ABSTRACT

Medical Management of Biologic Casualties Handbook; Fourth Edition   [open pdf - 369KB]

"Medical defense against biological warfare or terrorism is an area of study unfamiliar to most military and civilian health care providers during peacetime. In the aftermath of Operations Desert Shield/Desert Storm, it became obvious that the threat of biological attacks against our soldiers was real. Increased incidents and threats of domestic terrorism (e.g., New York City World Trade Center bombing, Tokyo subway sarin release, Oklahoma City federal building bombing, Atlanta Centennial Park bombing) as well as numerous anthrax hoaxes around the country have brought the issue home to civilians as well. Other issues, including the disclosure of a sophisticated offensive biological warfare program in the Former Soviet Union (FSU), have reinforced the need for increased training and education of health care professionals on how to prevent and treat biological warfare casualties. Numerous measures to improve preparedness for and response to biological warfare or terrorism are ongoing at local, state, and federal levels. Training efforts have increased both in the military and civilian sectors. The Medical Management of Chemical and Biological Casualties Course taught at both USAMRIID [U.S. Army Medical Research Institute of Infectious Diseases] and USAMRICD [U.S. Army Medical Research Institute of Chemical Defense] trains over 560 military medical professionals each year on both biological and chemical medical defense. The highly successful 3-day USAMRIID satellite course on the Medical Management of Biological Casualties has reached over 40,000 medical personnel over the last three years. Through this handbook and the training courses noted above, medical professionals will learn that effective medical countermeasures are available against many of the bacteria, viruses, and toxins, which might be, used as biological weapons against our military forces or civilian communities."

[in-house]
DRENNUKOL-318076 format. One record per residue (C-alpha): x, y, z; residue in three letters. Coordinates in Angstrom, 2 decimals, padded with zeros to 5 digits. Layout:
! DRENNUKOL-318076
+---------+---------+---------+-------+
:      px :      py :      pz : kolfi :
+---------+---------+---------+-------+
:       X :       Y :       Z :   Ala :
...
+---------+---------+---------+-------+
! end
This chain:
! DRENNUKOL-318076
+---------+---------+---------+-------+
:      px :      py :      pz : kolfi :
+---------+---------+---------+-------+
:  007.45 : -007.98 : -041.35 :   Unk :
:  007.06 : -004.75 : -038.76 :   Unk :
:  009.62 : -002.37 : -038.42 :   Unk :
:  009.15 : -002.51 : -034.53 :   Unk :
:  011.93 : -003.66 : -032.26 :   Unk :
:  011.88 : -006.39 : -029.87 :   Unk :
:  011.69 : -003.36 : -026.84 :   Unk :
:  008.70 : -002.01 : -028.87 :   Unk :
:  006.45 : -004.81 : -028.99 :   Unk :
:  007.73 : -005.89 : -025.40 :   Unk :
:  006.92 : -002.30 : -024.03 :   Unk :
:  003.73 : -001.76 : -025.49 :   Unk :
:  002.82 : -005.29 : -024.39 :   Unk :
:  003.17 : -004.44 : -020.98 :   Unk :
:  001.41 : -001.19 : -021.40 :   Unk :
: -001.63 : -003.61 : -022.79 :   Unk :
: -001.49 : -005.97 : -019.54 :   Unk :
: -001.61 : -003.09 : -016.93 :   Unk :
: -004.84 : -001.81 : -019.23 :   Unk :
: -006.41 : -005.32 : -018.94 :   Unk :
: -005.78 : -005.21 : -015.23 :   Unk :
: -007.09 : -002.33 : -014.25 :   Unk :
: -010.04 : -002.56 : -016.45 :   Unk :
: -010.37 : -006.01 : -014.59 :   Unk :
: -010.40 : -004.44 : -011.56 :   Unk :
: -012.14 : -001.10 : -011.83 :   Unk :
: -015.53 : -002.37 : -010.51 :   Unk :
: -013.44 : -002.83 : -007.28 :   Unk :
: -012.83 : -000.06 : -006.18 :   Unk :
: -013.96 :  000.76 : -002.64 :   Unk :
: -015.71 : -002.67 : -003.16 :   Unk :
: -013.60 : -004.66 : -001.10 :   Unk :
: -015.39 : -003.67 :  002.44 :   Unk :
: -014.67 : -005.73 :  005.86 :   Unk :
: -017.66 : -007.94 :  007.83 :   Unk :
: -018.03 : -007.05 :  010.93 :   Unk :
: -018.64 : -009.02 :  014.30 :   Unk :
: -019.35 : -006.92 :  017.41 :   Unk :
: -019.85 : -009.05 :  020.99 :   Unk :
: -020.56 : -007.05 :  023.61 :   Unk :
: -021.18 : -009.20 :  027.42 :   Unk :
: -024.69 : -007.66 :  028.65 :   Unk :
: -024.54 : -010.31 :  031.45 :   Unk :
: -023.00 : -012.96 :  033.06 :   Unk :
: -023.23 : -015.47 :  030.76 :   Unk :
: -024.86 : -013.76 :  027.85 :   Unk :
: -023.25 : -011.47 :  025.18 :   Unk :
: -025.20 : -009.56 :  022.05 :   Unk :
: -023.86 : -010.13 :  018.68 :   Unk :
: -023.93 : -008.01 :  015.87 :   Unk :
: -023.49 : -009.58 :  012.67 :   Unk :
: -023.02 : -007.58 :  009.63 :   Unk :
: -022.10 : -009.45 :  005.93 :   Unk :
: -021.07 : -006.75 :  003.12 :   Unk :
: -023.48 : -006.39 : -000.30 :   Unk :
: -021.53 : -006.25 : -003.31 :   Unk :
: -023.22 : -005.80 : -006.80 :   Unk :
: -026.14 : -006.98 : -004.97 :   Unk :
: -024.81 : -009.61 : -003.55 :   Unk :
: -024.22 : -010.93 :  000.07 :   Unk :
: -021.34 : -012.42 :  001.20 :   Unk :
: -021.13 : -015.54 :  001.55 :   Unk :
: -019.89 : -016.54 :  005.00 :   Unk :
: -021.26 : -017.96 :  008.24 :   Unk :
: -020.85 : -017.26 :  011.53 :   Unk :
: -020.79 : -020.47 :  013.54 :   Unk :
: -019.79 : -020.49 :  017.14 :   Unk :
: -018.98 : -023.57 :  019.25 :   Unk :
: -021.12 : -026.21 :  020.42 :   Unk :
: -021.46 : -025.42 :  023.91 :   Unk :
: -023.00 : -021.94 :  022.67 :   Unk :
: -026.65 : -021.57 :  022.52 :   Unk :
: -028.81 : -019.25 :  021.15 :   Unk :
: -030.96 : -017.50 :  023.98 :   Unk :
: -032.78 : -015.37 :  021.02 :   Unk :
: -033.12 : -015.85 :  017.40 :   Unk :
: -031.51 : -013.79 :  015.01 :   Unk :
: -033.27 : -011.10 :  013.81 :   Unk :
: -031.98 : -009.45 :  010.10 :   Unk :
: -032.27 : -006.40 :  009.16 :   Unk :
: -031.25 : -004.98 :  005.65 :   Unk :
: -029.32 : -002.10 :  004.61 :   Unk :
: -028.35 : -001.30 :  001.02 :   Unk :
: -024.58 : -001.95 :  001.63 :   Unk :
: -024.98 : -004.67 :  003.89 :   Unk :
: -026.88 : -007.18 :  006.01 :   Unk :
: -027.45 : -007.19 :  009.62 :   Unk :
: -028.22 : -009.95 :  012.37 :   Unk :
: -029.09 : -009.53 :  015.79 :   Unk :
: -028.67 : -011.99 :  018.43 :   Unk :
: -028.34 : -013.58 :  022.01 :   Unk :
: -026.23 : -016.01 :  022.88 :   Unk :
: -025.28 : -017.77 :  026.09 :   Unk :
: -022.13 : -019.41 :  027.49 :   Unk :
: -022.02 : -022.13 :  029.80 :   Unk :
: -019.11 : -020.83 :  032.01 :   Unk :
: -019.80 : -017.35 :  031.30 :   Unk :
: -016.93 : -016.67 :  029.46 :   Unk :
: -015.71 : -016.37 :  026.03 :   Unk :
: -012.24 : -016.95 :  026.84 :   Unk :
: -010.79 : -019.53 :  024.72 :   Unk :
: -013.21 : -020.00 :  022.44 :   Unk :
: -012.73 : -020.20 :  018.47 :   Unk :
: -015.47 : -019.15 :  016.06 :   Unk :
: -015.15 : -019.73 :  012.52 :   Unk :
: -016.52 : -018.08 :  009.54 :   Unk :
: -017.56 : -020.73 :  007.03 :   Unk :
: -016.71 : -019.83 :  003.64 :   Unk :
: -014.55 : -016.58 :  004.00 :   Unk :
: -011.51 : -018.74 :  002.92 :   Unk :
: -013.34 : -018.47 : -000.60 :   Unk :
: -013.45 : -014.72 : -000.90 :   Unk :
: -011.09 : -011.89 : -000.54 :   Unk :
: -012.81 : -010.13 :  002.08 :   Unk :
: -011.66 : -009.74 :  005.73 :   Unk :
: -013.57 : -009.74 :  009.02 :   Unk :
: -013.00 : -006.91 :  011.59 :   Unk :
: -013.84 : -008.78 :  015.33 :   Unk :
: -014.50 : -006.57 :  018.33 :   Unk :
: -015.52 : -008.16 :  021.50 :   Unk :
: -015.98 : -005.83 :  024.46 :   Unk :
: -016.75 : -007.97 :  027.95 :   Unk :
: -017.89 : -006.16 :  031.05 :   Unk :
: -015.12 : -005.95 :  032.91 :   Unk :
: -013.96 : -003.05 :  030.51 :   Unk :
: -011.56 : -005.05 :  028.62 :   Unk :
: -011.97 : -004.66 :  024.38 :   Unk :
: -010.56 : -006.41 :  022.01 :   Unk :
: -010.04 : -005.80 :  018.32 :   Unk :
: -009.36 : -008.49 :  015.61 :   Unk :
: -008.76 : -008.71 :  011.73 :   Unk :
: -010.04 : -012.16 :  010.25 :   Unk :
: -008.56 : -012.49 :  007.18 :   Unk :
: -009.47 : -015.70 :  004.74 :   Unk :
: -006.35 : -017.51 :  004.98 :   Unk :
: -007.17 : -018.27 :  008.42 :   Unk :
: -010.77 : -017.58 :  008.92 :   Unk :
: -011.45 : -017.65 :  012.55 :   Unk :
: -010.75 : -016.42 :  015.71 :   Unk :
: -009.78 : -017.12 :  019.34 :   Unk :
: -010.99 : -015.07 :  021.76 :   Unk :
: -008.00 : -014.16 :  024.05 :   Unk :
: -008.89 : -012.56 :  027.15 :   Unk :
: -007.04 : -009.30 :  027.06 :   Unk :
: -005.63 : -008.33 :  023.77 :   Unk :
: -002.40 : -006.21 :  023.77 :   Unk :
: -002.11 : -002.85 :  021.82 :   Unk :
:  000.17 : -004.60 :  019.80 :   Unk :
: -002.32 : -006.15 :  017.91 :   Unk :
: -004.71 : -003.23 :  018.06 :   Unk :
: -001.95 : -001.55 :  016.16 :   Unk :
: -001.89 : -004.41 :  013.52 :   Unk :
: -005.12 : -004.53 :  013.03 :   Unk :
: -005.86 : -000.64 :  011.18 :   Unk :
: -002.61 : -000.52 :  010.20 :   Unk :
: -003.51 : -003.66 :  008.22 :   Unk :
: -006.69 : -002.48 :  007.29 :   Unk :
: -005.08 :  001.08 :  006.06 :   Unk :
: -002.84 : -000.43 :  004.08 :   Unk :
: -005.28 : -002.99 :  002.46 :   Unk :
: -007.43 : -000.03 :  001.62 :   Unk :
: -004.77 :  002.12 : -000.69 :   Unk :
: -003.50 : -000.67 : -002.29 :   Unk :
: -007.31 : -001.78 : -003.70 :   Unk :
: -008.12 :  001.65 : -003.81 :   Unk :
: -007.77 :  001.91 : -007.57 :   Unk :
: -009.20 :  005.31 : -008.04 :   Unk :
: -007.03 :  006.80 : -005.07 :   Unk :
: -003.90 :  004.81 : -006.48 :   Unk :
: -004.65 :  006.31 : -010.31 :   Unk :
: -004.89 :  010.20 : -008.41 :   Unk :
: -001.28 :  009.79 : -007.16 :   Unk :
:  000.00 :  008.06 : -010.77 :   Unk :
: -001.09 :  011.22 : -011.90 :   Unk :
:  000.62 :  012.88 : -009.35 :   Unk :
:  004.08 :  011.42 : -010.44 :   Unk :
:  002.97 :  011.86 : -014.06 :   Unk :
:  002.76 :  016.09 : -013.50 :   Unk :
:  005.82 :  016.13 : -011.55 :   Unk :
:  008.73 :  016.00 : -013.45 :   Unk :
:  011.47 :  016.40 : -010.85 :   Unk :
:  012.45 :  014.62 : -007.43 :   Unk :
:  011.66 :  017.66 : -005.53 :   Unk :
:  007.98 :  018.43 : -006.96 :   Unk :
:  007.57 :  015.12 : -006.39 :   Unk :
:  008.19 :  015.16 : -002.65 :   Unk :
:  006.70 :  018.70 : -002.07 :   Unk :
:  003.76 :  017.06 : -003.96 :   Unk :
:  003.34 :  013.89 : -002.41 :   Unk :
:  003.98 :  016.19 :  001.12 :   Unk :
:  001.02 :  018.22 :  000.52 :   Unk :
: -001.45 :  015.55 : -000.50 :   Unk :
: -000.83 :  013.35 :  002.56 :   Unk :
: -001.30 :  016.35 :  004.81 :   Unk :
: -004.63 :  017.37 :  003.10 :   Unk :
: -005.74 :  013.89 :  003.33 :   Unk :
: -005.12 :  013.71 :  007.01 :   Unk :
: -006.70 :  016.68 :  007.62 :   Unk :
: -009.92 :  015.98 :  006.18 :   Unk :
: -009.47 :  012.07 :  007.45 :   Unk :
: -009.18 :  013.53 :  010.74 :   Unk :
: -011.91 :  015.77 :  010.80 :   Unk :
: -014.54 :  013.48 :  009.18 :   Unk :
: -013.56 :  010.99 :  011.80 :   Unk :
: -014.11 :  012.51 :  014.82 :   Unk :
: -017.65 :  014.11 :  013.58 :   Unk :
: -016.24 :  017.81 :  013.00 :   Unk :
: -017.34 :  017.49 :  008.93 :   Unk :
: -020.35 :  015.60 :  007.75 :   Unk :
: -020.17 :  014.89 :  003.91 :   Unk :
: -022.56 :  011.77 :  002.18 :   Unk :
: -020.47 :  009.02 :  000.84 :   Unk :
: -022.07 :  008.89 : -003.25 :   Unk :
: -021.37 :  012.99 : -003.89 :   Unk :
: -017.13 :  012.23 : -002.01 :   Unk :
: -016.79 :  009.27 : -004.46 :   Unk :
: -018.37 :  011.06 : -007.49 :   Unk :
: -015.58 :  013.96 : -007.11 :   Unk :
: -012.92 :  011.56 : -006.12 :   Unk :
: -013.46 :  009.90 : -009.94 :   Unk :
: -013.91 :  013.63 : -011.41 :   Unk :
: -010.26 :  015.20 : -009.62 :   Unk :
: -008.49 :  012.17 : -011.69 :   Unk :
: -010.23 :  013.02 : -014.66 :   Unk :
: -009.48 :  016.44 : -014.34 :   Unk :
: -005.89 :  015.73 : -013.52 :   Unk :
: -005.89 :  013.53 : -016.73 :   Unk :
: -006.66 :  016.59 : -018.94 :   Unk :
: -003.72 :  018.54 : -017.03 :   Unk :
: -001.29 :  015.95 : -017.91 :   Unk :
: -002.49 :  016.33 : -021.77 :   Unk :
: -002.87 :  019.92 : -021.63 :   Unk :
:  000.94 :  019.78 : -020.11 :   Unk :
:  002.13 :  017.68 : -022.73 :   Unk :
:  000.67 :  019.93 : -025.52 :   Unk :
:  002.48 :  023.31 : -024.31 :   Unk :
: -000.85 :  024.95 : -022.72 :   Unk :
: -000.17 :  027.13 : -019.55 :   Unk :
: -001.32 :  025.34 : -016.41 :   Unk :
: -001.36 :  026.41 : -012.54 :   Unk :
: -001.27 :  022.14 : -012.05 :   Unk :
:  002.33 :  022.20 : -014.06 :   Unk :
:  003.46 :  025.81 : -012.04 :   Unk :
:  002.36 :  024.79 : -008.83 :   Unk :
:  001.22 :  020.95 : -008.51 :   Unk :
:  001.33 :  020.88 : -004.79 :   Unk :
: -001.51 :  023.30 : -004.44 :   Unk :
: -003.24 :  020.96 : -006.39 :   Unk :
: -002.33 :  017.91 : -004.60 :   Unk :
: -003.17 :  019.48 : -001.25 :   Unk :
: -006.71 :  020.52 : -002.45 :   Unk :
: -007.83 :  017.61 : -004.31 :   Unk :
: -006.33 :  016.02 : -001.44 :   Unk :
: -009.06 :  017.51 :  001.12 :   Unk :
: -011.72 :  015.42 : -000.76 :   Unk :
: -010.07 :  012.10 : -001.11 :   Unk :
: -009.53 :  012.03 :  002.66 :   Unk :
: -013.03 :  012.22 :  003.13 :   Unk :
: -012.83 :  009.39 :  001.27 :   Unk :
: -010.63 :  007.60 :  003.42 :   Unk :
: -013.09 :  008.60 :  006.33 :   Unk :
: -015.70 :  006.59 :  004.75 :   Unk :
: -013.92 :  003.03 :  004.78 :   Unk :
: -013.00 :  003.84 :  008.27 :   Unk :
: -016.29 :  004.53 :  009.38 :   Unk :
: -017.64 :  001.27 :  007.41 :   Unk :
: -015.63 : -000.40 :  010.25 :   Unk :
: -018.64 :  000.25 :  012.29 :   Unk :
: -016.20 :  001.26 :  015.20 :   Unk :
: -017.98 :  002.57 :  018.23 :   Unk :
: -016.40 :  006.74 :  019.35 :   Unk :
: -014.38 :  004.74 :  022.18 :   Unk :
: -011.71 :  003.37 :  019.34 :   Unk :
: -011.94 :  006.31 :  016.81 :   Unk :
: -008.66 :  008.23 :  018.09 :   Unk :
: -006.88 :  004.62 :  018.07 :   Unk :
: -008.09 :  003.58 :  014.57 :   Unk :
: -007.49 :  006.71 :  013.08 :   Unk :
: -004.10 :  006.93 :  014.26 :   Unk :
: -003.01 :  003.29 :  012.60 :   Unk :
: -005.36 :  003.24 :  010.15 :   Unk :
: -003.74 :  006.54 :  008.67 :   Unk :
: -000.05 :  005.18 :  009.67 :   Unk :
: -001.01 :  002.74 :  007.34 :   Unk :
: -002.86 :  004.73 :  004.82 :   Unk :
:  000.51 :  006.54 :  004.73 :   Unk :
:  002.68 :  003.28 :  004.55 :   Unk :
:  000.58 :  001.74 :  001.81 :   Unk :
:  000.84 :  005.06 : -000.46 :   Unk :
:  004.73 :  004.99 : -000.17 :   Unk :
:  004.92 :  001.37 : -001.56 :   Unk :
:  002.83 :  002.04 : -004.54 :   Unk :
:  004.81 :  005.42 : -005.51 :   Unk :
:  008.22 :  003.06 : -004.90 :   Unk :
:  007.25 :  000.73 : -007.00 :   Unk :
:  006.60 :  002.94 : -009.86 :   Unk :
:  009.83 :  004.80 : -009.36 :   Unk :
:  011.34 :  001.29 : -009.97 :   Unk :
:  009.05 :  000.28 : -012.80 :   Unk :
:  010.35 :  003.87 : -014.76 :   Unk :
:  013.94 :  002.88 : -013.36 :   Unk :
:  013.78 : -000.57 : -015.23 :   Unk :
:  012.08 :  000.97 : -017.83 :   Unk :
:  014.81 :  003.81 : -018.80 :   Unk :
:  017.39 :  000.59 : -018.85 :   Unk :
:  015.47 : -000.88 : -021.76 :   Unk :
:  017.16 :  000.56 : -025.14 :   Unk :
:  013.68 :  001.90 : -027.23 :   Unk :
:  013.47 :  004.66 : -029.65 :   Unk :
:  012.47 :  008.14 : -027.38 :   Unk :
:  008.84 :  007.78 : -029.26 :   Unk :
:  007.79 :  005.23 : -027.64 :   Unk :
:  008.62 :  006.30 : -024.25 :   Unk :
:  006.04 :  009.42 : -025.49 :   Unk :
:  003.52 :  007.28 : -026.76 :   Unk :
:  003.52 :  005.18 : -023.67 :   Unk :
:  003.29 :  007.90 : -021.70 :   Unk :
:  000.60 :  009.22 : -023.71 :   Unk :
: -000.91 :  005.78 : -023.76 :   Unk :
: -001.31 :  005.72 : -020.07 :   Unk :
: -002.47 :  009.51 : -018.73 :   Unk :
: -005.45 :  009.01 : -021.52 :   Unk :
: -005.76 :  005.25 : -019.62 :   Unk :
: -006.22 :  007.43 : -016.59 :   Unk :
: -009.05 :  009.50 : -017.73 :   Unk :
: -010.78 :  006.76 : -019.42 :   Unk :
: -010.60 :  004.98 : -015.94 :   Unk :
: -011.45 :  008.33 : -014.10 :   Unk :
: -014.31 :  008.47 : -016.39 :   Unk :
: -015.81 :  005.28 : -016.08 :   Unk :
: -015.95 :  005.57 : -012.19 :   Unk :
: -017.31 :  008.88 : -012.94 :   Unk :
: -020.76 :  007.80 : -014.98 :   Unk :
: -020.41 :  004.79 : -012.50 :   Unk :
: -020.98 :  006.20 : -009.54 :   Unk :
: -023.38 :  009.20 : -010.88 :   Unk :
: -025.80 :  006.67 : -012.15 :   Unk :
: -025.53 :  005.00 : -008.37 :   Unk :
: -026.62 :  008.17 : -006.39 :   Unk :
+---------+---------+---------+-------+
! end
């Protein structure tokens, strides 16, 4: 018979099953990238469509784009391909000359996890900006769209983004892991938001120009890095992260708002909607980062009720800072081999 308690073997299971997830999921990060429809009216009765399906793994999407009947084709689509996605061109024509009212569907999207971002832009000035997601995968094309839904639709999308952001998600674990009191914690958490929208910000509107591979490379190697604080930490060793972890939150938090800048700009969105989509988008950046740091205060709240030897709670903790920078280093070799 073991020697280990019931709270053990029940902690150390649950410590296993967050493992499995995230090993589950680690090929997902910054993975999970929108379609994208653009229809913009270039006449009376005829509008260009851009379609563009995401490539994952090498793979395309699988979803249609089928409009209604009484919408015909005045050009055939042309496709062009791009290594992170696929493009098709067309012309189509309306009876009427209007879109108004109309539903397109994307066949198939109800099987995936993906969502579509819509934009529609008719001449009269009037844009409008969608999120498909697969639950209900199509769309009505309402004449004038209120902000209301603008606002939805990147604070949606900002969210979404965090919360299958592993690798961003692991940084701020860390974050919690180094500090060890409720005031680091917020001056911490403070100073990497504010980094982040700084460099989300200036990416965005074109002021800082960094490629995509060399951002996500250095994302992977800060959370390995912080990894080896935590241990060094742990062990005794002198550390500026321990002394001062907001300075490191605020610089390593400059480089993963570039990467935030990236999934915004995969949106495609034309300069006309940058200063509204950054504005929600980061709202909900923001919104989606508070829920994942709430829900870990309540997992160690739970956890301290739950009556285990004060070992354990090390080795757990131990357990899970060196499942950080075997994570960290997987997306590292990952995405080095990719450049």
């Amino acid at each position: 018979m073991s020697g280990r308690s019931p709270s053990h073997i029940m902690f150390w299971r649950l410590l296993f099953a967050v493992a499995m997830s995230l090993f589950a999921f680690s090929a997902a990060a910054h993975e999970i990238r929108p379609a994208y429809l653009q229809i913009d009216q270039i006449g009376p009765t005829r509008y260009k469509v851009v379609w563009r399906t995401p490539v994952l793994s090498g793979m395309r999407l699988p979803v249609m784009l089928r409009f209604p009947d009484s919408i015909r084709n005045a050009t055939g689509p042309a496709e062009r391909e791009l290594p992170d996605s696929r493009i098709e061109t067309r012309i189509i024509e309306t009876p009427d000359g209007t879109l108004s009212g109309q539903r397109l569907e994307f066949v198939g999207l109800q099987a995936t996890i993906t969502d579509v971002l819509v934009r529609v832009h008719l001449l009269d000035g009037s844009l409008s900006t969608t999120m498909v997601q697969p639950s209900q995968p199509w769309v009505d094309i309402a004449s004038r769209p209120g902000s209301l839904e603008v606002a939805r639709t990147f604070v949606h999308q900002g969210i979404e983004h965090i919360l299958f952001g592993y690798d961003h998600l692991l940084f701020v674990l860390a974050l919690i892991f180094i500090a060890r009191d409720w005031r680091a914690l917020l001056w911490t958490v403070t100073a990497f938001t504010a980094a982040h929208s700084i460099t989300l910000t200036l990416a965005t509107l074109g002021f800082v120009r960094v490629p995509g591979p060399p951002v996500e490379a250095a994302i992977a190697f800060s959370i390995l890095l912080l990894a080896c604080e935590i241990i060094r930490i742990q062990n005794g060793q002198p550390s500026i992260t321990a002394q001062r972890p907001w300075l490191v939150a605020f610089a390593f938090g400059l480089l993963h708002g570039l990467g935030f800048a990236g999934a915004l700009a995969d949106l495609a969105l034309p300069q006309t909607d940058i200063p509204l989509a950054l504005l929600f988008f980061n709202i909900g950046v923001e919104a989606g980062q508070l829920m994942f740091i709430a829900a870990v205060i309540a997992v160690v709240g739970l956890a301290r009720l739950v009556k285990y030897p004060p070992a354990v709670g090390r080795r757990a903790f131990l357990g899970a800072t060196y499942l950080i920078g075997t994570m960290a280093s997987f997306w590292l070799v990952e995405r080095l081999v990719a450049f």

Author:
Publisher:
Date:
2001-02
Copyright:
Public Domain
Retrieved From:
U.S. Army Medical Research Institute of Infectious Diseases: http://www.usamriid.army.mil/
Format:
pdf
Media Type:
application/pdf
URL:
Help with citations